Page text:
Several left-wing candidates for U.S. Congress and Senate whined to The Intercept that Twitter’s new policy of refusing verification to primary candidates is hurting their campaigns.

“The social media platform won’t make exceptions for a number of credible primary candidates, including ones who have large online followings and grassroots support, massive fundraising hauls, extensive news coverage, and in [Cori] Bush’s case, a leading role in a Netflix documentary,” left-wing hack Aida Chavez wrote. “Instead, Twitter’s government relations team has been telling candidates seeking verification that they won’t be giving any new contenders a blue check mark until after they win the state’s primary. Twitter did not respond to a request for comment.”

Twitter suspended its verification process last November after the far-left continuously complained that “neo-Nazis” were being verified by the platform. The same leftists have also argued – and continue to argue – in favor of censorship of conservatives who harbor ordinary conservative beliefs. They put Twitter in the awkward position of subjectively deciding who should be able to speak, and how that speech should be weighted – either with or without a verification badge. Now, leftist candidates are reaping what their party sowed.

“It’s not going to make or break our race — we’re running to win — but the reality is having verification really levels the playing field,” Boylan said. In practice, she argued, the verification policy ends up “artificially supporting and propping up incumbents,” candidate Lindsey Boylan, who is challenging Rep. Jerry Nadler (D-NY) reportedly said.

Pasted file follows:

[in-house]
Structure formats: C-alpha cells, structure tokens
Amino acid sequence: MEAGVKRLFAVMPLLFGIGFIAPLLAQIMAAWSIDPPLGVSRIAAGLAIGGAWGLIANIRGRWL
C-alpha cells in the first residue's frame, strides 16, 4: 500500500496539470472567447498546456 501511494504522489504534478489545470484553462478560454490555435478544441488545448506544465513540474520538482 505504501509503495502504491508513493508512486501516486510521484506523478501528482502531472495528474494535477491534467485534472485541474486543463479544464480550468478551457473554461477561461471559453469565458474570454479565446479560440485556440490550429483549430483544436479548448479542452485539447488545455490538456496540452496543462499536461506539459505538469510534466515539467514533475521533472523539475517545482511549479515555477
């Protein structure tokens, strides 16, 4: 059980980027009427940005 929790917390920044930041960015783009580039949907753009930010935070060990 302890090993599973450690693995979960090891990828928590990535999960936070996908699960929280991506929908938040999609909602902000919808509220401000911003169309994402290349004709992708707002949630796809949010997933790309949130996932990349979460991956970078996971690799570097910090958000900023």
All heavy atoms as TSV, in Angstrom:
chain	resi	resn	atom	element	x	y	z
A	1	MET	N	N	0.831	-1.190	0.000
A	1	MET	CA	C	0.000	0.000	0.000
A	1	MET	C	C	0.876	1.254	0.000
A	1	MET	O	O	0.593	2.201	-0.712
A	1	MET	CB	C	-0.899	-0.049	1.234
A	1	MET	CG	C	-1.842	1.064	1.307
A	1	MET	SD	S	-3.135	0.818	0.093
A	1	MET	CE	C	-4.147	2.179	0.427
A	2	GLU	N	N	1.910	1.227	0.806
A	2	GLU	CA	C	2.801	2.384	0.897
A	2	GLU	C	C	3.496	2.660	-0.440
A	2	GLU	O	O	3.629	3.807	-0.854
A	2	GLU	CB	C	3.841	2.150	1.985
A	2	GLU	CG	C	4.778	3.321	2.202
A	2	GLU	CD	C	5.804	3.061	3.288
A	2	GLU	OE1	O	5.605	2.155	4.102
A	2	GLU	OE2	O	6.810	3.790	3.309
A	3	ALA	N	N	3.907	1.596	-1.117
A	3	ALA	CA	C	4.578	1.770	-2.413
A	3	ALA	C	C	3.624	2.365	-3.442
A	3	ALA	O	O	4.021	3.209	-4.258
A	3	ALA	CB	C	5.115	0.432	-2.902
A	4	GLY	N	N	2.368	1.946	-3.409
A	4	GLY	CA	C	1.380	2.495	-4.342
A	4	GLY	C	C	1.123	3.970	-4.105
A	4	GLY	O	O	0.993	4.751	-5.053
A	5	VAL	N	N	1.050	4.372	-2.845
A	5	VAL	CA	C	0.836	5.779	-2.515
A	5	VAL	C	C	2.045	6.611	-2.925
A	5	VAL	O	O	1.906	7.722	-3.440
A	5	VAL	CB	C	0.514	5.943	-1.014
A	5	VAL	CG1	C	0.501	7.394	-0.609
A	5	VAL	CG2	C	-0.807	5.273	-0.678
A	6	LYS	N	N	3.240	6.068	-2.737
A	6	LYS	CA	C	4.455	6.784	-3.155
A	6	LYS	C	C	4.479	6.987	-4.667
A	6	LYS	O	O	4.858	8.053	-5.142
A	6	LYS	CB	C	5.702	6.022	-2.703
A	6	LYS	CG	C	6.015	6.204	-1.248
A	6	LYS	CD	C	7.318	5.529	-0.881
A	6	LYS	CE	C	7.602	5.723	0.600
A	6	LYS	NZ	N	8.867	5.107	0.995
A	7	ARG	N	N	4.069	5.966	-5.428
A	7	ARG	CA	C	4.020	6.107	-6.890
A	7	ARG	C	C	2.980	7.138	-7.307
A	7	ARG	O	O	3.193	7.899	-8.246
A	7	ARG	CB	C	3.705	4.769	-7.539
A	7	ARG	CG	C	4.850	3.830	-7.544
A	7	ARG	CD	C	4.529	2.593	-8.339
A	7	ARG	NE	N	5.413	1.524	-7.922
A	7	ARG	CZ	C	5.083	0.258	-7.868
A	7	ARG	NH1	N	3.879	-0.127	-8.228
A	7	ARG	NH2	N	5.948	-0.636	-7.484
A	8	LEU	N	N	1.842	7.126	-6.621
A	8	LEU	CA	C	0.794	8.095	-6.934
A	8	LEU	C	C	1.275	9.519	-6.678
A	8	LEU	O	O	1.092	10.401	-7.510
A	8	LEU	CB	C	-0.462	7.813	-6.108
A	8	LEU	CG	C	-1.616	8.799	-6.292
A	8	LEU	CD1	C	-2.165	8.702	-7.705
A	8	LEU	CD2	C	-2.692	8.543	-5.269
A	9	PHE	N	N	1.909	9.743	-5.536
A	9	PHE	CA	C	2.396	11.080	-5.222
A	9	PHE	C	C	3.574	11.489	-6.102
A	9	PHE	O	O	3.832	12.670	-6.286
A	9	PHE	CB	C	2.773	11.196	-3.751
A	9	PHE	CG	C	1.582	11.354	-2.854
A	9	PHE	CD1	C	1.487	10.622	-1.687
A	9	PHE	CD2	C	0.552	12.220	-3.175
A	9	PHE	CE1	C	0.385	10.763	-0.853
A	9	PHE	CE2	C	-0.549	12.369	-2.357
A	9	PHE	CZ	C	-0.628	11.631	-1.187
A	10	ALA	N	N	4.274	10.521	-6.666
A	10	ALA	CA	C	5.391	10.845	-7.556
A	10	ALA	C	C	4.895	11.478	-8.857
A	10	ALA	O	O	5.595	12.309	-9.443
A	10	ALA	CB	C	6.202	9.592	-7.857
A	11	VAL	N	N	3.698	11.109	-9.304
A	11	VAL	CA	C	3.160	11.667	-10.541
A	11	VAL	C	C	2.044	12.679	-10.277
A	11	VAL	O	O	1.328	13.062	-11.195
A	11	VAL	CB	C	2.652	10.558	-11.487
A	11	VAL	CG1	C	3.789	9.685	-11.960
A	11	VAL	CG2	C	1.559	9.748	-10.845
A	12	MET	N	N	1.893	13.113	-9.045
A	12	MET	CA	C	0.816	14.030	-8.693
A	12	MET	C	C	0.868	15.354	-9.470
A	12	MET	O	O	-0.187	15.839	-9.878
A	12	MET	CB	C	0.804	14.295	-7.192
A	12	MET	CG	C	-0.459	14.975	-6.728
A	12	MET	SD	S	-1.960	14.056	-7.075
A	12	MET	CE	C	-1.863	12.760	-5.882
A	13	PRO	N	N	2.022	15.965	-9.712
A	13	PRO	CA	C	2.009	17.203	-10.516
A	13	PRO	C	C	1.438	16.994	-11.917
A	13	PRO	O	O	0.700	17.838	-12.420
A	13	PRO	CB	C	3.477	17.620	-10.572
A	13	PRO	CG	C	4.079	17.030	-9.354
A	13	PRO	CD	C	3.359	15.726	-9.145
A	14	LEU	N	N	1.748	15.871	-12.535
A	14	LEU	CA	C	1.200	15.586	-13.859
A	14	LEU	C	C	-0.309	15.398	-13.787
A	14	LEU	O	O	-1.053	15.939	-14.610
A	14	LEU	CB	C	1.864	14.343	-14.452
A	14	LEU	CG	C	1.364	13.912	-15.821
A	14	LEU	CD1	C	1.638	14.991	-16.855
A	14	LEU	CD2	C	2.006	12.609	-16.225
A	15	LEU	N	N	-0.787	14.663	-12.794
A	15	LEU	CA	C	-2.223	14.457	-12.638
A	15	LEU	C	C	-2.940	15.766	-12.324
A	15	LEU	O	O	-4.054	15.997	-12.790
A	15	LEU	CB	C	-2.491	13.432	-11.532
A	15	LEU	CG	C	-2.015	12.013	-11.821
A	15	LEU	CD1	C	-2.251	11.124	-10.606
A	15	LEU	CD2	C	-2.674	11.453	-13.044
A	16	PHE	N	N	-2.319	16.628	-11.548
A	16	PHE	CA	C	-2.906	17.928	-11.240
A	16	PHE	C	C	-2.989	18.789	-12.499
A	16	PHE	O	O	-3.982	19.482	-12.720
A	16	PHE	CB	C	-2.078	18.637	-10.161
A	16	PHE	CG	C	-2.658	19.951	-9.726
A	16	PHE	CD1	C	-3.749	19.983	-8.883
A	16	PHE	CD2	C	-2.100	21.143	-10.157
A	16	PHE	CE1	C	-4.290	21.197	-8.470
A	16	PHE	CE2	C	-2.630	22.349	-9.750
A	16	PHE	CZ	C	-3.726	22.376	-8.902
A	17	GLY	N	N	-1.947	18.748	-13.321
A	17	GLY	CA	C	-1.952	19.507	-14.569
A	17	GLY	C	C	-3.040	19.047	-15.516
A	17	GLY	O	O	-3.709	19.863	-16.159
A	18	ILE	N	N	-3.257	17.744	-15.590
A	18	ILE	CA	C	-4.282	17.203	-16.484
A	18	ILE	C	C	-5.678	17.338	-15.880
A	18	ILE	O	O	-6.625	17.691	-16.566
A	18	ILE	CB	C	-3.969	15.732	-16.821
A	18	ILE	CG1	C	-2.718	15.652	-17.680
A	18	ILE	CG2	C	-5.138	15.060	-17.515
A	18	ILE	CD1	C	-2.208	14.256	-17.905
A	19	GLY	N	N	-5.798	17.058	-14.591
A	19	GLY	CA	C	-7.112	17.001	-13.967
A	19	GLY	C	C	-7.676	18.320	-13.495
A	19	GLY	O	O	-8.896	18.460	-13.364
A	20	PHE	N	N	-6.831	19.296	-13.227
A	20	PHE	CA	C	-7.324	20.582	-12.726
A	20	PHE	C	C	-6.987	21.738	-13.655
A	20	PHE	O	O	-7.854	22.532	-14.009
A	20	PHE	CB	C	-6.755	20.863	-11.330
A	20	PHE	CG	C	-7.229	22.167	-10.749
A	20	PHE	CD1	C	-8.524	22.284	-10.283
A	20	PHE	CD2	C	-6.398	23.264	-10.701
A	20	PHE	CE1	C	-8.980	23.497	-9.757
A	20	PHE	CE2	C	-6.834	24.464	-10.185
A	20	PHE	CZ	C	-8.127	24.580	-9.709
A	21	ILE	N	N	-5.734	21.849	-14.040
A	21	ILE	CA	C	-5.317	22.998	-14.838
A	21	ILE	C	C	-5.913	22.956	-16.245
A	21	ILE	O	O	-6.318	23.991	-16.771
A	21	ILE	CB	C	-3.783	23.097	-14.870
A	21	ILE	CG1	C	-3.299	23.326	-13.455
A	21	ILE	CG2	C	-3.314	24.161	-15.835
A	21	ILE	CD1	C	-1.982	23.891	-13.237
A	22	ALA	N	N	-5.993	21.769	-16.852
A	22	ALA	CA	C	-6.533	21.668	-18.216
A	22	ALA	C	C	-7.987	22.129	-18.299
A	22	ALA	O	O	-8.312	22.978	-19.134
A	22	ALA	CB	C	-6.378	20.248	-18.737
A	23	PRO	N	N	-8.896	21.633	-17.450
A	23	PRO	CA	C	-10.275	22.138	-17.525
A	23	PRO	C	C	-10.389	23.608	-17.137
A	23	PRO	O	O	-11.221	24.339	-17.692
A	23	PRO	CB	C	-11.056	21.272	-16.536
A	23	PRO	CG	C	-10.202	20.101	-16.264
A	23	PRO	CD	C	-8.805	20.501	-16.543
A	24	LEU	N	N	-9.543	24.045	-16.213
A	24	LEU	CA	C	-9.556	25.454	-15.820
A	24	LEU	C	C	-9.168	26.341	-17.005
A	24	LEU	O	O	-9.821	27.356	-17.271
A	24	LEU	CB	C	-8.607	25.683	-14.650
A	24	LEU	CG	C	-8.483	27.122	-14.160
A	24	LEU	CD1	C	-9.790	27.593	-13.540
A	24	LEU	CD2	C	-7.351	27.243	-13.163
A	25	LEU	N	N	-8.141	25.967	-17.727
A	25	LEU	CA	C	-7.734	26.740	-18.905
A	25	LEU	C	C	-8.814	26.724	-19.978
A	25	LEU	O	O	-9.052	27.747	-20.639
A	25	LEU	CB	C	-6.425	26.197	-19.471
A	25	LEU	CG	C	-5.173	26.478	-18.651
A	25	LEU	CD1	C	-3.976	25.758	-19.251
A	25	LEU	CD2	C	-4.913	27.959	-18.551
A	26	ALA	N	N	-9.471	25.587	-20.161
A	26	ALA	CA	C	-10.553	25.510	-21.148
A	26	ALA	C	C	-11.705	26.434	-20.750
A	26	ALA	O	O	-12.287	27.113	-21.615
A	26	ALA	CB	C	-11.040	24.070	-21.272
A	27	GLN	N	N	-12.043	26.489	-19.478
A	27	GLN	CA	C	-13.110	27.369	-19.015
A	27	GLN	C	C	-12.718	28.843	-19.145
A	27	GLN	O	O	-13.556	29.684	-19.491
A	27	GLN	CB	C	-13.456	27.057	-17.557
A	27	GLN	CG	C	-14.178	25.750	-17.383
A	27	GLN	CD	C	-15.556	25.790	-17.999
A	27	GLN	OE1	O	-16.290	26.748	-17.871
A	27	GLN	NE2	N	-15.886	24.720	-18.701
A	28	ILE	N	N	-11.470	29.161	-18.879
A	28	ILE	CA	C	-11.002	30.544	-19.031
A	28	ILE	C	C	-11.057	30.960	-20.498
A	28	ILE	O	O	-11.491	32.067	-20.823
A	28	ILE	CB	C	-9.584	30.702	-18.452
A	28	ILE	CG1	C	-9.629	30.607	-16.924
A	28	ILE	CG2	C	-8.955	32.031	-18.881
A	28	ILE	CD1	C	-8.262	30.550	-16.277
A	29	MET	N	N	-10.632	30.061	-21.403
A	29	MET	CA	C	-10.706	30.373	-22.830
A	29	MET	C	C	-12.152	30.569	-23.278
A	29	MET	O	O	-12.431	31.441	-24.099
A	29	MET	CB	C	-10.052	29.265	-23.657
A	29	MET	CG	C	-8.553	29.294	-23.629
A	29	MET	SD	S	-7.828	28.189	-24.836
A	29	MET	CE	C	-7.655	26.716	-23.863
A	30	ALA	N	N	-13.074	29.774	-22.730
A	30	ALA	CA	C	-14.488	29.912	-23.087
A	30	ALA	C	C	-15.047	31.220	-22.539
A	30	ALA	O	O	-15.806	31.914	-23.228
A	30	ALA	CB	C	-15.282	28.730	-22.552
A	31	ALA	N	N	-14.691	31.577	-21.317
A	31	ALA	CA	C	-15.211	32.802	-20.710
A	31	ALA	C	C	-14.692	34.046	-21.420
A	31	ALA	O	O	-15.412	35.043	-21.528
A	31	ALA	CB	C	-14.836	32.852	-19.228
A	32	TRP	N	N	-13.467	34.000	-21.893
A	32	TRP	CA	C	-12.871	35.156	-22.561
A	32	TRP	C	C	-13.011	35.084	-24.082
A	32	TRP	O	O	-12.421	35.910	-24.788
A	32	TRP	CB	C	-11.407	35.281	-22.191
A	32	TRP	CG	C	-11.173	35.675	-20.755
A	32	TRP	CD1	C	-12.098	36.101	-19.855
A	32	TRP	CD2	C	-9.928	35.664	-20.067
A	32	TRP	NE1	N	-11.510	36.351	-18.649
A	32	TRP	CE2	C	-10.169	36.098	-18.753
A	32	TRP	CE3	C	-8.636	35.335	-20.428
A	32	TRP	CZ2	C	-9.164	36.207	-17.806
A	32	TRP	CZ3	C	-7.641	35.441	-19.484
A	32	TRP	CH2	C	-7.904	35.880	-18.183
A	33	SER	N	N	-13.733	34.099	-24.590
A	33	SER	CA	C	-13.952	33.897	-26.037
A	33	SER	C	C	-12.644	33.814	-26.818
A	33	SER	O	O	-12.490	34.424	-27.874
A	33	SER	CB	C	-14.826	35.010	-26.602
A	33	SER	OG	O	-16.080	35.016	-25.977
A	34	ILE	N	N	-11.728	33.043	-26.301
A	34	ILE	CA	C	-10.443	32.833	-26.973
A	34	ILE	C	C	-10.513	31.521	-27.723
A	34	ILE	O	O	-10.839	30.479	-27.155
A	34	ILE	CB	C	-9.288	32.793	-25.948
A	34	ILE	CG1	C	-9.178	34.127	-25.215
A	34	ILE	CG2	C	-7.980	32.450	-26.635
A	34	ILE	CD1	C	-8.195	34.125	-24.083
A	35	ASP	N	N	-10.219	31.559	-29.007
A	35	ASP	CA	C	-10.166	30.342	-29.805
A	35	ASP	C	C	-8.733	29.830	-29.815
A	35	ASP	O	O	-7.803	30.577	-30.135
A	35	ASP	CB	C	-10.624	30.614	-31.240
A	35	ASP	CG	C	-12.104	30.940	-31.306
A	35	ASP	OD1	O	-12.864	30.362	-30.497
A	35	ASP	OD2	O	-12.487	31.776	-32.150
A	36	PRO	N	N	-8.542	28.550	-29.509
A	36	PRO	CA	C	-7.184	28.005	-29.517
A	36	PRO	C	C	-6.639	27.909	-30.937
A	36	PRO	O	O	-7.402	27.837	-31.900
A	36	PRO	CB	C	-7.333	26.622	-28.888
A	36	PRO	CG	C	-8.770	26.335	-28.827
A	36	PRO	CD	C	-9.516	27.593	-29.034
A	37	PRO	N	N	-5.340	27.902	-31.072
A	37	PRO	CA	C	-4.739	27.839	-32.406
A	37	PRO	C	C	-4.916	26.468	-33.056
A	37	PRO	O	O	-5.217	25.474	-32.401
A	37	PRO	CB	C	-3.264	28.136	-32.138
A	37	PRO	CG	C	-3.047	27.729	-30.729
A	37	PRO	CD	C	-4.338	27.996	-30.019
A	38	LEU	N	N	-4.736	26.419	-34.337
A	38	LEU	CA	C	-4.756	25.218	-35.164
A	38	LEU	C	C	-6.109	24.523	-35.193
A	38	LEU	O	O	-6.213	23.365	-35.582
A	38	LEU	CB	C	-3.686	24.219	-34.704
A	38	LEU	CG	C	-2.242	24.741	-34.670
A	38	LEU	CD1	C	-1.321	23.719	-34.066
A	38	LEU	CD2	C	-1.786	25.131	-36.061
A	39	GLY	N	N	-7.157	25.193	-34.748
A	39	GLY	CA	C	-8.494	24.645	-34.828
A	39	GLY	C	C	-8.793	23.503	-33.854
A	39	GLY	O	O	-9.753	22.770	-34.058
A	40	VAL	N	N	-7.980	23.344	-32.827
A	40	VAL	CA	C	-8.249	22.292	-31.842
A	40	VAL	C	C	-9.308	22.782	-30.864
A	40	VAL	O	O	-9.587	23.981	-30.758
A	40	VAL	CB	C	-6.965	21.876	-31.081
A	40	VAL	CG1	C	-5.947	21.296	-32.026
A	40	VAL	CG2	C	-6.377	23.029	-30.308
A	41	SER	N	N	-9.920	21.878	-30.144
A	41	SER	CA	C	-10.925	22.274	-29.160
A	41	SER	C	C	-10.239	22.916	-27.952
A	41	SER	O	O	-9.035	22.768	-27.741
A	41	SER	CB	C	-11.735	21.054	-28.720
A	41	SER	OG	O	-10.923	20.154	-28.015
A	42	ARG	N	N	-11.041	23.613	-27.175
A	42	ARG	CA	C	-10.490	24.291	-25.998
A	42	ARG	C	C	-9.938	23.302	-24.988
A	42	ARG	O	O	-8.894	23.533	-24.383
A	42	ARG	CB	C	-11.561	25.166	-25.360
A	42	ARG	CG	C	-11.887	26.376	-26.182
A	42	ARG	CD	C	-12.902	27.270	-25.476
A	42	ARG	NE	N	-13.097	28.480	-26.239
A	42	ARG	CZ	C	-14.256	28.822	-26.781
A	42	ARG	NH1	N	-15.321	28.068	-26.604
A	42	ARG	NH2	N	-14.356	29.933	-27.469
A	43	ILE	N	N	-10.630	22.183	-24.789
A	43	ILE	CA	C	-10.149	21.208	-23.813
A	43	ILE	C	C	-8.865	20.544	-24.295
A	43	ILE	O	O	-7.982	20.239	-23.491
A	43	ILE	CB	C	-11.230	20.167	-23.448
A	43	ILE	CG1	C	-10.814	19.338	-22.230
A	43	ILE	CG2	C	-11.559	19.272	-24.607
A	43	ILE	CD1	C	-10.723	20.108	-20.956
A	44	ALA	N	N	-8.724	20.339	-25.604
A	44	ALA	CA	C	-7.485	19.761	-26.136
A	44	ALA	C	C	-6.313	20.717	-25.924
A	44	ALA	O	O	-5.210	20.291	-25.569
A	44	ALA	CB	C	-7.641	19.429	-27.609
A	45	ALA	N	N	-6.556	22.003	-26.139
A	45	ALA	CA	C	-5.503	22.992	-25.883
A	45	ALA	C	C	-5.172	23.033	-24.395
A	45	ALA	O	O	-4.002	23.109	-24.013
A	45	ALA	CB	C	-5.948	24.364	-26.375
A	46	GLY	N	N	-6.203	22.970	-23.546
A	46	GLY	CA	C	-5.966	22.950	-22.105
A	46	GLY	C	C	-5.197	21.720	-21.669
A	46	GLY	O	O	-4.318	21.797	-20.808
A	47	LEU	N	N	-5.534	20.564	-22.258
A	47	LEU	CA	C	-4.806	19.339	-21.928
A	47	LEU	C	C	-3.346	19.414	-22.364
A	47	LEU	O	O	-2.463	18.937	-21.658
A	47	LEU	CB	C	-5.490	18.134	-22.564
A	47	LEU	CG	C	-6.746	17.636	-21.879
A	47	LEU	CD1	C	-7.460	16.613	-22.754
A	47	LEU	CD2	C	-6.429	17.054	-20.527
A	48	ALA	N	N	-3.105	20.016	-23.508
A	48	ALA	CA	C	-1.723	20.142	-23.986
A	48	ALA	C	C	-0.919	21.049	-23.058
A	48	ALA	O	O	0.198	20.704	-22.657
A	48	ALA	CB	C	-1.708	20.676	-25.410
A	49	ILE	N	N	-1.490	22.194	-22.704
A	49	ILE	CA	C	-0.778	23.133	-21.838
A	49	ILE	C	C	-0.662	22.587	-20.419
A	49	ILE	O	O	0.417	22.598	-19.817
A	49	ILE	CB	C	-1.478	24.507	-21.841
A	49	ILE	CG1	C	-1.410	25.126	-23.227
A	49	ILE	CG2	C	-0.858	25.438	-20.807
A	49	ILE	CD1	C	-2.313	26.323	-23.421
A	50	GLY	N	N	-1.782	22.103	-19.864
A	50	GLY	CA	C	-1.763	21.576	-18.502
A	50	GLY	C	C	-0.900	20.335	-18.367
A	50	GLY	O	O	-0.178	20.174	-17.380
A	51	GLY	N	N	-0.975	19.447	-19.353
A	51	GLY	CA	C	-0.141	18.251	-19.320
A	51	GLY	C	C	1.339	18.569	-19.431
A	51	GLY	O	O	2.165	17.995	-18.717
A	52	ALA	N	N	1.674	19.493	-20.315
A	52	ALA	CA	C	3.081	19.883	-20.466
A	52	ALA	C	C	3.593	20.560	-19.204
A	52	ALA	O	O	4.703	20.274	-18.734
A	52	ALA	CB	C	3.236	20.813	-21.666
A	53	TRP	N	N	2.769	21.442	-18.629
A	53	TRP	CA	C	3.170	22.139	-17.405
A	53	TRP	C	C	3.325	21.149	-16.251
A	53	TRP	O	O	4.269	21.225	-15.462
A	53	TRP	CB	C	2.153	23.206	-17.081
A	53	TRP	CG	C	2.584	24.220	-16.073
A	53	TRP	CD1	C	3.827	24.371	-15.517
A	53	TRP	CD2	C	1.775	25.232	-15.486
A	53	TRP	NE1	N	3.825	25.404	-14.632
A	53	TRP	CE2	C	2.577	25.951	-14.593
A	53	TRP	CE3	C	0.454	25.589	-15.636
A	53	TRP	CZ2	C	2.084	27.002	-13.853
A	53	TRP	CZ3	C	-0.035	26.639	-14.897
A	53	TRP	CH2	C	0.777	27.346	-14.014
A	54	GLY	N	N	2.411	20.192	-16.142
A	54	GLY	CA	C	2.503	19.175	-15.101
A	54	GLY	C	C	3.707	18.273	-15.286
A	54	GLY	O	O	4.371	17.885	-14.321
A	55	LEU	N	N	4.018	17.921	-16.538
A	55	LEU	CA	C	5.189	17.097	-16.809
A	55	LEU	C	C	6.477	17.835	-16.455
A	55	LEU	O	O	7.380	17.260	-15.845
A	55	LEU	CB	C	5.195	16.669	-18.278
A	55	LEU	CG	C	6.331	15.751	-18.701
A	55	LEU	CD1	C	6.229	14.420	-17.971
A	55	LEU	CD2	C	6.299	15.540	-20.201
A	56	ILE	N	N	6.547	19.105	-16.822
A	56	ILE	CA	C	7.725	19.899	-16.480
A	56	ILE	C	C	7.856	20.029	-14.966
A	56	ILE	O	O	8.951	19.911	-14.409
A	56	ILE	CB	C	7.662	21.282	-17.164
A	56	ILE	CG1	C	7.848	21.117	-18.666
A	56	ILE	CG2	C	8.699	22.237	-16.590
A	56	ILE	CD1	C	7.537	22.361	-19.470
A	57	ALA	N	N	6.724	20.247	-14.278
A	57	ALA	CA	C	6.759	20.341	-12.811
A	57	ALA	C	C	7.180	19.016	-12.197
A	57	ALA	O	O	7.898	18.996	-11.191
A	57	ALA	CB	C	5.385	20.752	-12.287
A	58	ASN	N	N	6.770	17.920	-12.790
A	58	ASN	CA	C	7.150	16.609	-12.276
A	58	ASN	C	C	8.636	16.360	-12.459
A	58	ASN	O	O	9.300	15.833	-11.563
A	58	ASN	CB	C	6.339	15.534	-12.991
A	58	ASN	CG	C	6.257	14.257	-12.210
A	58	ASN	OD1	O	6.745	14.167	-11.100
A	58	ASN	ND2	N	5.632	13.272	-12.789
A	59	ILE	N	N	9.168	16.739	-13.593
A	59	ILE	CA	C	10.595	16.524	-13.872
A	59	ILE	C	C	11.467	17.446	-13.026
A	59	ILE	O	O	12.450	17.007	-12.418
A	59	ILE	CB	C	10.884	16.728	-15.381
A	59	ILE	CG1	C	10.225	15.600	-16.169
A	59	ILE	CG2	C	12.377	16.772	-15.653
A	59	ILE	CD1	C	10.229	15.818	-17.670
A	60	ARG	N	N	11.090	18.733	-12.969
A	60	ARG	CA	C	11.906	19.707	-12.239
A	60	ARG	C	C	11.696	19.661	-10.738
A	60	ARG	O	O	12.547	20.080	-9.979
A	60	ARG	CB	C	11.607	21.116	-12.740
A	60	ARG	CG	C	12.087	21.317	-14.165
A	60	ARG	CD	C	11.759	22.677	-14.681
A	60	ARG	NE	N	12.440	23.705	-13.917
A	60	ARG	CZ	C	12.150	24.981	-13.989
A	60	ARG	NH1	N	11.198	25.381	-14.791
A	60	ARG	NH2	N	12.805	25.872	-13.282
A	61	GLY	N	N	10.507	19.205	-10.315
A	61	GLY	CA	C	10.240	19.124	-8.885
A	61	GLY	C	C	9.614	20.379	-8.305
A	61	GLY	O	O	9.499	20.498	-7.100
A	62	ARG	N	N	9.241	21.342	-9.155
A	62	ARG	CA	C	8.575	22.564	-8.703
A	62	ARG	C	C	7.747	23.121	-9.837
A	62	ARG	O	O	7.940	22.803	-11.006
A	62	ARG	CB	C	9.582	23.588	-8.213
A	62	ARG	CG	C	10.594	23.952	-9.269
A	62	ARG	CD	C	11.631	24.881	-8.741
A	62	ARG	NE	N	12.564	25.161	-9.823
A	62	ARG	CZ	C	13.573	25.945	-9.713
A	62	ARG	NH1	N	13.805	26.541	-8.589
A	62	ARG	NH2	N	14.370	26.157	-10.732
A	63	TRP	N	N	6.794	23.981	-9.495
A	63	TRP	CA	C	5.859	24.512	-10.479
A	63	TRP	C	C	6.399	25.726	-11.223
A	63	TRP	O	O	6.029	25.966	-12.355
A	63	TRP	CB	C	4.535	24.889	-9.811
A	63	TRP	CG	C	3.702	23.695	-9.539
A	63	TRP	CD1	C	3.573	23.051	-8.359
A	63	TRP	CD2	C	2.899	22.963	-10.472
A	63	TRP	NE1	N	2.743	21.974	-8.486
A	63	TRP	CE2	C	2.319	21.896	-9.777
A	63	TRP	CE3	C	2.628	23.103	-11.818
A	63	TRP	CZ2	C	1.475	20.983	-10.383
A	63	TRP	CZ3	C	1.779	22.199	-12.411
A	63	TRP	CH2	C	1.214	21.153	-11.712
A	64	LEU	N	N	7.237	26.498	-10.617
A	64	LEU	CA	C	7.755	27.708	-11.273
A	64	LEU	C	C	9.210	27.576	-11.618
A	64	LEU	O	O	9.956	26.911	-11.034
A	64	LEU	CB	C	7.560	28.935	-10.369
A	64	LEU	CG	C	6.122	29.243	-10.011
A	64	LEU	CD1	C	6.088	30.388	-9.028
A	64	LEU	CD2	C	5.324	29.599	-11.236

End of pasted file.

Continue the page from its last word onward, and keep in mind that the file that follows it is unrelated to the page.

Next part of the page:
The Intercept was keen to whine on behalf of Cori Bush, running for a second time in Missouri’s 1st Congressional District, who it believes should be verified on Twitter after starring in the Netflix documentary “Knock Down The House,” which also featured now-Rep. Alexandria Ocasio-Cortez (D-NY).

It also quoted Joshua Collins, a mid-twenties socialist running for Congress in Colorado, who said Twitter’s non-verification rule is “unethical and amounts to nothing less than election interference.”

“I have had to report and get about 15 different accounts banned for impersonating me, and I’m afraid there is some change voters will see something said by a fake account and think it’s me,” he reportedly said.

Likewise, a spokesman for Cristina Tzintzún Ramirez, running for Senate in Texas, complained about the process.

“Twitter’s policy creates an uneven playing field for candidates,” Zack Malitz reportedly said. “If you’ve run for or held office before, you’re likely verified. If you’re a first-time candidate and not a politician, you don’t get verified. Twitter is putting its thumb on the scales in a way that favors insiders and hurts insurgents like Cristina.”

The piece quoted Ocasio-Cortez, who said she was verified when she had only about 3,000 followers during her primary run, who echoed a similar sentiment.

Despite the fact that Twitter’s new non-verification process is a monster of the left’s own making, and despite the fact that it ignored right-wing political candidates facing the same issue, Chavez and The Intercept managed to stumble across a decent point.

The entrenched political establishment often intentionally creates hurdles to keep unknown quantities out of their club. Twitter’s refusal to verify primary candidates can be viewed as an extension of that establishment scale-tipping. Primary candidates are a healthy democratic force. They help to hold elected officials accountable.

It’s a shame that the left hastily demanded censorship, only to have it bite them in the rump come election time.